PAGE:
Subpanel Amperage

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  #1  
Old 06-18-05, 09:37 AM
ajpeters
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Subpanel Amperage

Hello - I'm finishing my 800sf basement and am putting together my electrical plan. I'm not sure what size of subpanel my basement requires... I'm planning on wiring a theatre (dedicated 20-12/2 circuit), a wet bar, a bathroom, a work-out room, an open area for a pool table, and a few outdoor lights. I'd just assume over-wire now while there is no drywall... I was hoping to get some expert input on:

1. What size of subpanel shoudl I get?
2. What size wire should I use from my main breaker?

Thank you!
 
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  #2  
Old 06-18-05, 11:58 AM
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ajpeters,

I guess the question that needs to be asked is...Why a Sub-Panel?

Is the existing panel in the house upstairs inside a wall meaning you are not able to get to it....since you will need to in order to run the cable for a sub-panel anyway.

Is your panel in the basement area of this house...which in this case why even do a sub panel...or is your existing panel already full..?

I think answering your question depends on the following things:

1.) What size EXISTING service panel do you already have in your house.
2.) Where is it located?
3.) Sizing the sub-panel is going to depend on the load you intend to put in the basement.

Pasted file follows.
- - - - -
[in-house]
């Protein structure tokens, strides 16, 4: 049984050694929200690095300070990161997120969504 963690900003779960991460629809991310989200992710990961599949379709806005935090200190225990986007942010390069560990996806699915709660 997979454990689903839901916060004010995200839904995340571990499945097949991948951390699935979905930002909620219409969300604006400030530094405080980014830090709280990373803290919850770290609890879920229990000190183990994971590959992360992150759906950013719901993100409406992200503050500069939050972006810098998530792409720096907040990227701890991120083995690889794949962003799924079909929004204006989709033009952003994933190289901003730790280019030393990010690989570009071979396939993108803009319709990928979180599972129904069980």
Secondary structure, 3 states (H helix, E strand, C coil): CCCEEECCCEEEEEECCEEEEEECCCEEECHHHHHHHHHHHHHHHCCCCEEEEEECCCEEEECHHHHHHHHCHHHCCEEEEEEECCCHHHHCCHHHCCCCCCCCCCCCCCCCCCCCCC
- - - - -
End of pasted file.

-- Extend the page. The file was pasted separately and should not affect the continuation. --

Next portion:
From the loads you have listed I do not see a large amount of load so curious on why you would want to sub-panel this. Again is your panel already full with no space left.....what loads do you have in your existing finished area of the house and what size is the service....answers those and we should be able to assist you.
 
  #3  
Old 06-18-05, 12:23 PM
ajpeters
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Subpanel Amperage

Here goes:

1) My main panel is 200A and there are 5 slots open.

2) My basement is under half of my 1st story and my garage is adjacent to the half of the house w/ no basement. My main panel is on the far wall of the garage. Thus, to string wire to the basement, I'll go over the garage ceiling, down the wall, thru the crawl space, and into the basement... ~60 feet.

3) The basement loads include:
- Home theatre
- Recessed lighting & outlets (800sf space)
- Full bath
- Fitness room
- Wet bar (i.e. small fridge)
- Some outdoor lighting & an outlet

Thanks.
 
  #4  
Old 06-18-05, 06:06 PM
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ajpeters,

OK Aj....we are halfway their.....so now tell me this...

Go to your panel and tell me WHAT are the largest loads in your house right now....in other words are all your major applicances electric or are any GAS and in your panel...list how many double pole breakers you have and amp rating on them.

Bascially you should be fine for what you are trying to do as I do not see any major loads here. However, I would run a 100A Main Lug (8) circuit panel because they are quite cheap.....no need to size it for 100A but would suggest you get that size for the actual panel.